Harvest Public Media

Harvest Public Media is a reporting collaboration focused on issues of food, fuel and field. Based at KCUR in Kansas City, Missouri, Harvest covers agriculture-related topics through a network of reporters and partner stations throughout the Midwest.

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Canned Muffins, flickr Creative Commons

The Natural Resources Defense Council, an environmental advocacy group, on Thursday released a report on food waste in the U.S.

Up to 40 percent of food in the U.S. is tossed out--most of it at home. The report estimates one fifth of all agricultural water, fertilizer and cropland produce food that ends up in the landfill.

But JoAnne Berkenkamp, senior advocate with the NRDC, says consumer awareness has improved thanks to tight wallets.

FILE: ABBIE FENTRESS SWANSON / HARVEST PUBLIC MEDIA

Chemical runoff from Midwest farm fields is contributing to the largest so-called "dead zone" on record in the Gulf of Mexico.

Amy Mayer / Harvest Public Media

On a cloudy summer day, Iowa farmer Wendy Johnson lifts the corner of a mobile chicken tractor, a lightweight plastic frame covered in wire mesh that has corralled her month-old meat chickens for a few days, and frees several dozen birds to peck the surrounding area at will. Soon, she’ll sell these chickens to customers at local markets in eastern Iowa.

The demand for beef, pork and chicken raised on smaller farms closer to home is growing. Now, some Midwest farmers, like Johnson, are exploring how to graze livestock to meet those demands while still earning a profit.  

Grant Gerlock / Harvest Public Media/File photo

The Environmental Protection Agency wants to reduce the amount of fuel in our gasoline supply that’s made from plants -- fuel produced with far less carbon dioxide than petroleum or even ethanol made from corn. That has some concerned that the Trump Administration plans to pull back from supporting innovation in renewable fuels.

On a sweltering summer morning, Rob Mitchell surveys a plot of switchgrass at a research field near Lincoln, Nebraska. The grass is lush, green and nearly six feet tall.

Peggy Lowe / Harvest Public Media

Farms and ranches throughout the country won’t see their labor shortages solved by a renegotiation of the North American Free Trade Agreement (NAFTA).

In a call with reporters while visiting Mexico ahead of the trade talks, U.S. Agriculture Secretary Sonny Perdue said labor issues likely wouldn’t be addressed during formal negotiations among the United States, Mexico and Canada, set to begin August 16th.

Amy Mayer / Harvest Public Media/File photo

Hundreds of Midwest farmers are complaining of damage to their crops allegedly caused by the herbicide dicamba. The total number of damaged acres may come to more than 2.5 million acres, according to data compiled by a University of Missouri researcher.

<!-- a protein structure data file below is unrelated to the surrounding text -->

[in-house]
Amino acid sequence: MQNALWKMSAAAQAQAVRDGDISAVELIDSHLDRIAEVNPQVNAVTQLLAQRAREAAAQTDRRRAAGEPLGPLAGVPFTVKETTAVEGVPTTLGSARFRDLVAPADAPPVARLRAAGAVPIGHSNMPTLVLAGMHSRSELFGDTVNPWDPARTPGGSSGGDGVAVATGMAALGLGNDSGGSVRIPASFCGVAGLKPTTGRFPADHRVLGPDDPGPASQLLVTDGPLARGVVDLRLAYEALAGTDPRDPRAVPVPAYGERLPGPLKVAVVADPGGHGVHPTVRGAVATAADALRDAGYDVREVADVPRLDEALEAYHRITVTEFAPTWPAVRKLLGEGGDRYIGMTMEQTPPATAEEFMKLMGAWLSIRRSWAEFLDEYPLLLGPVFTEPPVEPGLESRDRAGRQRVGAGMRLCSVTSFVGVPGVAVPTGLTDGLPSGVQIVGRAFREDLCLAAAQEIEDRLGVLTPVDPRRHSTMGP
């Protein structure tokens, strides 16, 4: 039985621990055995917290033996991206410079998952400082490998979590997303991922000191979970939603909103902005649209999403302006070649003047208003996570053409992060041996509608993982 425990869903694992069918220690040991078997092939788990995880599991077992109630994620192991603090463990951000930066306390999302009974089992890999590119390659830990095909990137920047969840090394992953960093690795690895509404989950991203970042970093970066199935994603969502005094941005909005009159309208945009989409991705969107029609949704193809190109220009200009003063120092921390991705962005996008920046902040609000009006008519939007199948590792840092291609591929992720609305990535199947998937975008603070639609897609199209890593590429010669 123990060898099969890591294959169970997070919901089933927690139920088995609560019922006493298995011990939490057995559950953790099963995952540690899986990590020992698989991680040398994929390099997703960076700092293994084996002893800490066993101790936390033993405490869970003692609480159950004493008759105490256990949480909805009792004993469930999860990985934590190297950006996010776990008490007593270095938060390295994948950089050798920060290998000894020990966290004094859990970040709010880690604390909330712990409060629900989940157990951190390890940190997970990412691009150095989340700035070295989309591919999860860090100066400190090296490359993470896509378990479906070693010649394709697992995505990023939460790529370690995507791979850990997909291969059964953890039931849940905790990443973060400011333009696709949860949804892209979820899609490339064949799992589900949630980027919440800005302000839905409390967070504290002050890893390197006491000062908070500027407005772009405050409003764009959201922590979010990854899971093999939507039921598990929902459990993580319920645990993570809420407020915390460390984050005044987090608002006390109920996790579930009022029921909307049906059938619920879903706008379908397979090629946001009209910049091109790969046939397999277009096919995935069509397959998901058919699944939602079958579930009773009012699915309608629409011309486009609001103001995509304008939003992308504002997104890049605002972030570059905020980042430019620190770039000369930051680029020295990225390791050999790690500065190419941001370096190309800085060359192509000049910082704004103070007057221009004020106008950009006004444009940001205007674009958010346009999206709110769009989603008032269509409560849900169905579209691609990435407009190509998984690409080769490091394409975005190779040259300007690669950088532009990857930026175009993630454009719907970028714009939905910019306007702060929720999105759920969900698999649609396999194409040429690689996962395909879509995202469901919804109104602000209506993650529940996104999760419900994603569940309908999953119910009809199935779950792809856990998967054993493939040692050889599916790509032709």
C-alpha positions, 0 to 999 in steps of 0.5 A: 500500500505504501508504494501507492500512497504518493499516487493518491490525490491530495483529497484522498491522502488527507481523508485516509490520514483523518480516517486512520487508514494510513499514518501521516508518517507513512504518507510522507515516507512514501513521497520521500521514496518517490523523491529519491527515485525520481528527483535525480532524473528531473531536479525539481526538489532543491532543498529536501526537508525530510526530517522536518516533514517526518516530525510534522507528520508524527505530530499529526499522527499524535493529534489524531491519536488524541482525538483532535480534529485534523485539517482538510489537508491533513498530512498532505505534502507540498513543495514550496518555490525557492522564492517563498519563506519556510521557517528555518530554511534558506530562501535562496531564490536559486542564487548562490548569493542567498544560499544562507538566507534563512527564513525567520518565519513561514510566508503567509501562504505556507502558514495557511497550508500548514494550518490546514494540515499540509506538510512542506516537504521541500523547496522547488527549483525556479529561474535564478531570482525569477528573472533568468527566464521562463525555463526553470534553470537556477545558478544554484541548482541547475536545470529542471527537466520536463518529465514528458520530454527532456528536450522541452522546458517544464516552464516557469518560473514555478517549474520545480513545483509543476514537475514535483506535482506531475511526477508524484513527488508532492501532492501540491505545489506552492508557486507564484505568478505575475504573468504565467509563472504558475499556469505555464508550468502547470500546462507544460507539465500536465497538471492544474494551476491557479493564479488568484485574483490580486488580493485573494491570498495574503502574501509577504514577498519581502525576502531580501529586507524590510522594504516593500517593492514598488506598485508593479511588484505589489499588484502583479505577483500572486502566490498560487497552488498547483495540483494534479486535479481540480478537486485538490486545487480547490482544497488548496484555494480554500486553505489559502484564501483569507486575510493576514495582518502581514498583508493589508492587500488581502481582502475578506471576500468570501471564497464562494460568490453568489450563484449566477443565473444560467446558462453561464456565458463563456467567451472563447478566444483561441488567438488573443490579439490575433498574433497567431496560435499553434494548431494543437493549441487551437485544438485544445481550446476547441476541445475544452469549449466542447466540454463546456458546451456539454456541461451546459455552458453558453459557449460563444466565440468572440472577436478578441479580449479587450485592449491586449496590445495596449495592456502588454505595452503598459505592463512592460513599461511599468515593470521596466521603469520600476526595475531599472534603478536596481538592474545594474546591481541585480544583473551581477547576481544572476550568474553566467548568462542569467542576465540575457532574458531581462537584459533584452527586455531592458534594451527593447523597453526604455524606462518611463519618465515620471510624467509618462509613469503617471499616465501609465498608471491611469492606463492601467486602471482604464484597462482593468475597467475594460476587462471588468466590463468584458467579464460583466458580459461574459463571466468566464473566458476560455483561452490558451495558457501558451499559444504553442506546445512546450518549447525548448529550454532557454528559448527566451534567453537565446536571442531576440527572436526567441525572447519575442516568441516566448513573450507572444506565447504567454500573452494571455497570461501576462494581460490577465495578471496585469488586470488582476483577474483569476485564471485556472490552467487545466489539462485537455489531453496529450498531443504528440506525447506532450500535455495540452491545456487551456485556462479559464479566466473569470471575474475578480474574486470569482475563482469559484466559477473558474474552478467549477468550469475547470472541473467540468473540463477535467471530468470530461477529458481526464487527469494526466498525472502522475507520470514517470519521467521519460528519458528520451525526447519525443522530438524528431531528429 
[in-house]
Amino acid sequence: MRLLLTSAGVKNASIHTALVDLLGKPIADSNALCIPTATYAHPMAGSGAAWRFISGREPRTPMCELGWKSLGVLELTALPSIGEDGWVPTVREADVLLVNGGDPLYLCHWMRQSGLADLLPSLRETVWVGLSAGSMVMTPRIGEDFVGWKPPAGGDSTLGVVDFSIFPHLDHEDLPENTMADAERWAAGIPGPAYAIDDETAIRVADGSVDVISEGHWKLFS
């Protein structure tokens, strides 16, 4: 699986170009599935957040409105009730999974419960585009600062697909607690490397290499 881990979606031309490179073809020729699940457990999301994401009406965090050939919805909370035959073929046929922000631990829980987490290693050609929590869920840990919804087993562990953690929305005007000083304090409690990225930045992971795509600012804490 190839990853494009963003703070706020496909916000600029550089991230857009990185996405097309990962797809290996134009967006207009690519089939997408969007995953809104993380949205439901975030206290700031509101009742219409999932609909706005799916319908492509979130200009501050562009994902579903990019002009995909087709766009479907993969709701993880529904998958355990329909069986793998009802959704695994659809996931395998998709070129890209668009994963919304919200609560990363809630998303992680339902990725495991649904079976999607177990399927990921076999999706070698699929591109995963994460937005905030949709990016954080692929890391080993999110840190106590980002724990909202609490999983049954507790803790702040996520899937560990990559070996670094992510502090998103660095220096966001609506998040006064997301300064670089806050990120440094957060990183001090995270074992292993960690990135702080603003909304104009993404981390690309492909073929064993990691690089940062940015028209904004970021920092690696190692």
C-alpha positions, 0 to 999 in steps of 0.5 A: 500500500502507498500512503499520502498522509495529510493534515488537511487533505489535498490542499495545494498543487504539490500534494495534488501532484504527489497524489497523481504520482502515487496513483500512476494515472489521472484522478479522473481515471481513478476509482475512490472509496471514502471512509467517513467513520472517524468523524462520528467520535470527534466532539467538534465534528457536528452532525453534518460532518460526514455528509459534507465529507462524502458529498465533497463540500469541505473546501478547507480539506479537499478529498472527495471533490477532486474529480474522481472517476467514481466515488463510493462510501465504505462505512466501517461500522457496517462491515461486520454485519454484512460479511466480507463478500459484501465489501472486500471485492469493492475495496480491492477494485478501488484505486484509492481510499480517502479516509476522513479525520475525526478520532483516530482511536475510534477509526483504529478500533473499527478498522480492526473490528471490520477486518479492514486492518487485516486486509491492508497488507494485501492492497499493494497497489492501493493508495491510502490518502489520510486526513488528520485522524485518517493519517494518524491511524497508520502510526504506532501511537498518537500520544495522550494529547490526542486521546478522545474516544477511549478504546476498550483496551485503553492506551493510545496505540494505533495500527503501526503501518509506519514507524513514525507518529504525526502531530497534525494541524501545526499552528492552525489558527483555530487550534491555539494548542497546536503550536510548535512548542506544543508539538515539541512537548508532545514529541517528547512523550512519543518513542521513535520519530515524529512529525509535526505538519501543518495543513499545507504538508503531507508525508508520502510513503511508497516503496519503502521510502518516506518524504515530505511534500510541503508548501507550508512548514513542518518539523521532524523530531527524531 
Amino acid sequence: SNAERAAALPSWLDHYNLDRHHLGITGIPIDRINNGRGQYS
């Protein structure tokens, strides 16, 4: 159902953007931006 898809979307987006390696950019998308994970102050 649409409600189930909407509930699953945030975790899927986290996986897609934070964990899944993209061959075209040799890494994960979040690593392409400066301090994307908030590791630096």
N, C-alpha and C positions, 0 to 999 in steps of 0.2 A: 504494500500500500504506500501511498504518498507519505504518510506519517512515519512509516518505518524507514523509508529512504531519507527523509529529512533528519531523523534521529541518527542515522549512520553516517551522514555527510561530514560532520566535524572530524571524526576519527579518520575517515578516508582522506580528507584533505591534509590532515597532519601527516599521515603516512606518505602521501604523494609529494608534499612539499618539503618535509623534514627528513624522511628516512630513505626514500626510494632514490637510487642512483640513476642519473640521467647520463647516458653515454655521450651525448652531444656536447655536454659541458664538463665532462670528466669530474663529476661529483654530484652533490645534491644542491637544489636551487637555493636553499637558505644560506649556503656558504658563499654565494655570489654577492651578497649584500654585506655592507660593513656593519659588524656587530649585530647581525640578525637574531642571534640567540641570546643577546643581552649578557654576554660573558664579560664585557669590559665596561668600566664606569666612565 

Most of the damage has been found in the Midwest and South, with complaints of more than 850,000 damaged acres in Arkansas and more than 300,000 damaged acres in both Missouri and Illinois.

Abby Wendle / Harvest Public Media

Of all the expensive machinery Tom Giessel worked during the 2017 wheat harvest, his favorite sits in the office of his home.

It’s a microfilm machine, the kind found in a high school library. Giessel uses it for his work as the historian of the National Farmers Union, the nation’s second-largest farm group.

It’s the best investment he ever made, he says, and it sits in his office where faded bound books of old newspapers are stacked ceiling high and row after row of square white film boxes are packed into a cabinet.

Connor Tarter / flickr Creative Commons

New data from the Centers for Disease Control and Prevention show a new dimension to the urban-rural divide: death rates related to cancer.

Cancer death rates are falling nationwide, but they remain higher in rural areas (180 deaths per 100,000 persons) than in cities (158 deaths per 100,000 persons), according to the CDC’s Morbidity and Mortality Weekly Report.

Grant Gerlock / Harvest Public Media/File photo

A case of mad cow disease has been found in a cow in Alabama.

U.S. Department of Agriculture scientists confirmed Tuesday that an 11-year-old cow found in an Alabama livestock market suffered from the neurologic cattle disease, formally called bovine spongiform encephalopathy (BSE). The animal “at no time presented a risk to the food supply, or to human health in the United States,” according to the USDA.

sfgamchick, flickr Creative Commons

Streams and rivers in Kansas, Colorado and Nebraska and other parts of the central Great Plains are vanishing as farmers continue to pump groundwater to irrigate their crops.

Groundwater is the lifeblood of Great Plains agriculture. But as farmers pump more, it’s turning nearby creeks into dry riverbeds.

Kurt Fausch, a Colorado State University professor, says in a 60-year span about 350 miles of stream disappeared in eastern Colorado, southwest Nebraska and northwest Kansas. And if farmers keep pumping, another 180 miles could vanish by 2060.

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